# Find Adjoint of $L = p(x) \frac{d^2}{dx^2} + r(x) \frac{d}{dx} + q(x)$

Suppose that \begin{align*} L &= p(x) \frac{d^2}{dx^2} + r(x) \frac{d}{dx} + q(x) \\ \end{align*} Consider \begin{align*} \int_a^b vL(u) \, dx \\ \end{align*} By repeated integration by parts, determine the adjoint operator $$L^*$$ such that \begin{align*} \int_a^b \left[ uL^*(v) - vL(u) \right] &= \left. H(x) \right|_a^b \\ \end{align*} What is $$H(x)$$? Under what conditions does $$L=L^*$$, the self-adjoint case?

Hint: Show that \begin{align*} L^* &= p \frac{d^2}{dx^2} + \left( 2 \frac{dp}{dx} - r \right) \frac{d}{dx} + \left(\frac{d^2p}{dx^2} - \frac{dr}{dx} + q \right) \\ \end{align*} The given answer that I must find is: \begin{align*} H(x) &= p \left( u \frac{dv}{dx} - v \frac{du}{dx} \right) + uv \left( \frac{dp}{dx} - r \right) \\ \end{align*}

I'm not sure how to calculate the $$L^*$$ given in the hint, I obviously know integration by parts, but I don't see how that would be used here, I don't see how to calculate $$H(x)$$ when we have $$L^*$$.

Once we have $$L^*$$, I can identify the self-adjoint conditions where $$L = L^*$$:

\begin{align*} p \frac{d^2}{dx^2} + r \frac{d}{dx} + q &= p \frac{d^2}{dx^2} + \left( 2 \frac{dp}{dx} - r \right) \frac{d}{dx} + \left(\frac{d^2p}{dx^2} - \frac{dr}{dx} + q \right) \\ r \frac{d}{dx} + q &= \left( 2 \frac{dp}{dx} - r \right) \frac{d}{dx} + \left(\frac{d^2p}{dx^2} - \frac{dr}{dx} + q \right) \\ \end{align*}

which would mean that

\begin{align*} r(x) &= 2 \frac{dp}{dx} - r(x) \\ \frac{dp}{dx} &= r(x) \\ p(x) &= \int r(x) \, dx \\ \end{align*}

and

\begin{align*} q &= \frac{d^2p}{dx^2} - \frac{dr}{dx}(x) + q \\ \frac{d^2p}{dx^2} &= \frac{dr}{dx}(x) \\ \frac{dp}{dx} &= r(x) + c \\ p(x) &= \int \left( r(x) + c \right) \, dx \\ \end{align*}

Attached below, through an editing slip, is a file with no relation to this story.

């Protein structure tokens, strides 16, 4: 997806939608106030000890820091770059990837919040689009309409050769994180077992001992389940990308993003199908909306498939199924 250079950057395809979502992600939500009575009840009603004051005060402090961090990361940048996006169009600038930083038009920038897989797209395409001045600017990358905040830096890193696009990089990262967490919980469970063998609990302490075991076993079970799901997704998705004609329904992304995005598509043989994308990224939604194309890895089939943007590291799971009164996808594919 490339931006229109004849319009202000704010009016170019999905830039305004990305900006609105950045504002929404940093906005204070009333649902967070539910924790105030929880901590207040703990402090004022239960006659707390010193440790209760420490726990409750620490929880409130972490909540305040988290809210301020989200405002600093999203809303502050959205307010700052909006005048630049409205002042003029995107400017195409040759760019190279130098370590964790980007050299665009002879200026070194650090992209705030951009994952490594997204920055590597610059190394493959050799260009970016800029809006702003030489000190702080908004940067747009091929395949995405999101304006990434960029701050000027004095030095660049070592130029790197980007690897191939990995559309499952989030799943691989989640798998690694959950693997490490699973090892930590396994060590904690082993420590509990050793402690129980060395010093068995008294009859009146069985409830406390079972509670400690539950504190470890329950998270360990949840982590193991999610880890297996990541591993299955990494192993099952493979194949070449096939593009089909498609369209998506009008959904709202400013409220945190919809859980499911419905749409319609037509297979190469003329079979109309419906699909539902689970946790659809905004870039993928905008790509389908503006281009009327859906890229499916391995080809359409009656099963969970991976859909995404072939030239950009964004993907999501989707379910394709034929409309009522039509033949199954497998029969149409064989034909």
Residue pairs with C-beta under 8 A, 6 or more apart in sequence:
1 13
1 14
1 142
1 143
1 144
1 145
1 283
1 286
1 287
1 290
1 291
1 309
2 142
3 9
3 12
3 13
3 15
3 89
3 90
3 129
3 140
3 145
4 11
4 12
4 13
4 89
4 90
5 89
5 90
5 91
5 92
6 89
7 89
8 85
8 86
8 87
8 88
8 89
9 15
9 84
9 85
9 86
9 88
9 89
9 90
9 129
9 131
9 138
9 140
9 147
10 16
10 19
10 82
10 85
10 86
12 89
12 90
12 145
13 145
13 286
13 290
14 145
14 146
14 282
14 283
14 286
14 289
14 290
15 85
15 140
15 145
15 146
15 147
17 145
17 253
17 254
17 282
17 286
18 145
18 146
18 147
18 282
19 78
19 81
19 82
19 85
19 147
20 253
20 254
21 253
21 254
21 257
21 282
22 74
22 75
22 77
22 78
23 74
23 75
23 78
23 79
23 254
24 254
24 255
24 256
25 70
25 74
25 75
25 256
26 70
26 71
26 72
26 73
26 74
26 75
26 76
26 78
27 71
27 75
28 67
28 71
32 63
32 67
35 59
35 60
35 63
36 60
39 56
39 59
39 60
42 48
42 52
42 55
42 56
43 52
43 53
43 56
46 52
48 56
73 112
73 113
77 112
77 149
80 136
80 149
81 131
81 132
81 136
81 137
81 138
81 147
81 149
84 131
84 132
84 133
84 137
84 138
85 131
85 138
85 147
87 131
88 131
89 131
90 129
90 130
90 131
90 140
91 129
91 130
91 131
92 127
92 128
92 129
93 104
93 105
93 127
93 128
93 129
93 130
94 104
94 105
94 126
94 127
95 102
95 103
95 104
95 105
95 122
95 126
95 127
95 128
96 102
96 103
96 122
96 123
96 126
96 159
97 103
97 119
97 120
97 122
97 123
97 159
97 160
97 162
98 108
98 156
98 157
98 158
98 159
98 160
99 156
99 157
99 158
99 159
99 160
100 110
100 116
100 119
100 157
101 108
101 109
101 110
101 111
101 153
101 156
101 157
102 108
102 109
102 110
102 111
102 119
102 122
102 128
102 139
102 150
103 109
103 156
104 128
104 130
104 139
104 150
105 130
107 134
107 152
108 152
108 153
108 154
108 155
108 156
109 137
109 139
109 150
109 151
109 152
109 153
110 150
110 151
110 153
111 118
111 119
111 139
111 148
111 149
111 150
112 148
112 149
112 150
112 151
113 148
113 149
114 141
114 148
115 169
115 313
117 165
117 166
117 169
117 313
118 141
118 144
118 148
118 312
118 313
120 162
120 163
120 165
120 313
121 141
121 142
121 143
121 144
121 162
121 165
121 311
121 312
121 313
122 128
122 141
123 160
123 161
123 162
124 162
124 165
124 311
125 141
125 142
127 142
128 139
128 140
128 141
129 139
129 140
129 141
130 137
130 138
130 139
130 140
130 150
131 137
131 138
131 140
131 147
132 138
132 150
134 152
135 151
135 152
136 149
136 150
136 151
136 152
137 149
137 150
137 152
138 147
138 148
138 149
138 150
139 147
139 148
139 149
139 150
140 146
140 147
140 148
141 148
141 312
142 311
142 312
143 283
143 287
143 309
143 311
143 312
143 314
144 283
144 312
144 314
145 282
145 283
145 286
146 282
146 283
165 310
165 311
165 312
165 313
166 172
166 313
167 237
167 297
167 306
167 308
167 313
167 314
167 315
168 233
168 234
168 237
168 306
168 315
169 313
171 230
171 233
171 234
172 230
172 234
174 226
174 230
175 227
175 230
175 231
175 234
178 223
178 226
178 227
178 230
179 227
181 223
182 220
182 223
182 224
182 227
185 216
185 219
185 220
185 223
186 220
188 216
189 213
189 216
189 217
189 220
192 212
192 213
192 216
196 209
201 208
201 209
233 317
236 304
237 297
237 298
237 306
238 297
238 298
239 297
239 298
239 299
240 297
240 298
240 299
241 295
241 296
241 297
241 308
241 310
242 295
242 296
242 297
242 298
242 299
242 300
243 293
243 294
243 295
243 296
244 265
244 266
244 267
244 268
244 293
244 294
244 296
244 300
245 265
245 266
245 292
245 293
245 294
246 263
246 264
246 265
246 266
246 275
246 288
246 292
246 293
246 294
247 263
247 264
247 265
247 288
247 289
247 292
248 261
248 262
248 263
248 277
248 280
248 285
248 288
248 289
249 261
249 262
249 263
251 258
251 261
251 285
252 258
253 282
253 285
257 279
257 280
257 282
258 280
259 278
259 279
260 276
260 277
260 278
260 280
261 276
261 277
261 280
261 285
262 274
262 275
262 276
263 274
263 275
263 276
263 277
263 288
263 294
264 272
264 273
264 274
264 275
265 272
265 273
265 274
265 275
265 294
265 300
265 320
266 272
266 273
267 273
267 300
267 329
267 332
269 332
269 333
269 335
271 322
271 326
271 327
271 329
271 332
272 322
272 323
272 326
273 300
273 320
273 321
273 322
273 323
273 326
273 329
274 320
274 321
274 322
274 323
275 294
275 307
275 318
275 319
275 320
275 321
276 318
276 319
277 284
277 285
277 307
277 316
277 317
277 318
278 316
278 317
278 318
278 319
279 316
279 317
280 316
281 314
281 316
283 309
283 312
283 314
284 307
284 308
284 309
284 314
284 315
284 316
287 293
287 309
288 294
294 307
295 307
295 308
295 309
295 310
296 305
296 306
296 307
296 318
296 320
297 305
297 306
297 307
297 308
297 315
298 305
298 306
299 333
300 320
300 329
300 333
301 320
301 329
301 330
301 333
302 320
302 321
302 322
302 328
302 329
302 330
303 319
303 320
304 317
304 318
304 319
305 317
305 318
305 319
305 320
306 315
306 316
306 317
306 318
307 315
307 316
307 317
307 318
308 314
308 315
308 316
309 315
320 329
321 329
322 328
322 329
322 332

Since both expressions must be true, the constant in the second expression can be eliminated. We can conclude that $$L = L^*$$ if and only if $$p(x) = \int r(x) \, dx$$

I try to calculate $$u L^*(v) - v L(u)$$ but this doesn't seem useful:

\begin{align*} u L^*(v) &= u p \frac{d^2v}{dx^2} + u \left( 2 \frac{dp}{dx} - r \right) \frac{dv}{dx} + u \left(\frac{d^2p}{dx^2} - \frac{dr}{dx} + q \right) v \\ v L(u) &= v p \frac{d^2u}{dx^2} + v r \frac{du}{dx} + v q u \\ u L^*(v) - v L(u) &= p \left( u \frac{d^2v}{dx^2} - v \frac{d^2u}{dx^2} \right) + u \left( 2 \frac{dp}{dx} - r \right) \frac{dv}{dx} + u \left(\frac{d^2p}{dx^2} - \frac{dr}{dx} \right) v - v r \frac{du}{dx} \\ &= p \left( u \frac{d^2v}{dx^2} - v \frac{d^2u}{dx^2} \right) + 2 u \frac{dp}{dx} \frac{dv}{dx} + u \left(\frac{d^2p}{dx^2} - \frac{dr}{dx} \right) v - r \left( u \frac{dv}{dx} + v \frac{du}{dx} \right) \\ \end{align*}

• Note that $r$ is a function of $x$, not a constant. $\frac {dp}{dx} = r$ does not imply that $p(x) = rx + c$. And similarly for the next calculation. Commented Oct 31, 2019 at 23:16
• You are 100% correct and I made that correction. Thank you for that. However, I still don't know how to approach the rest of the problem.
– clay
Commented Nov 1, 2019 at 15:44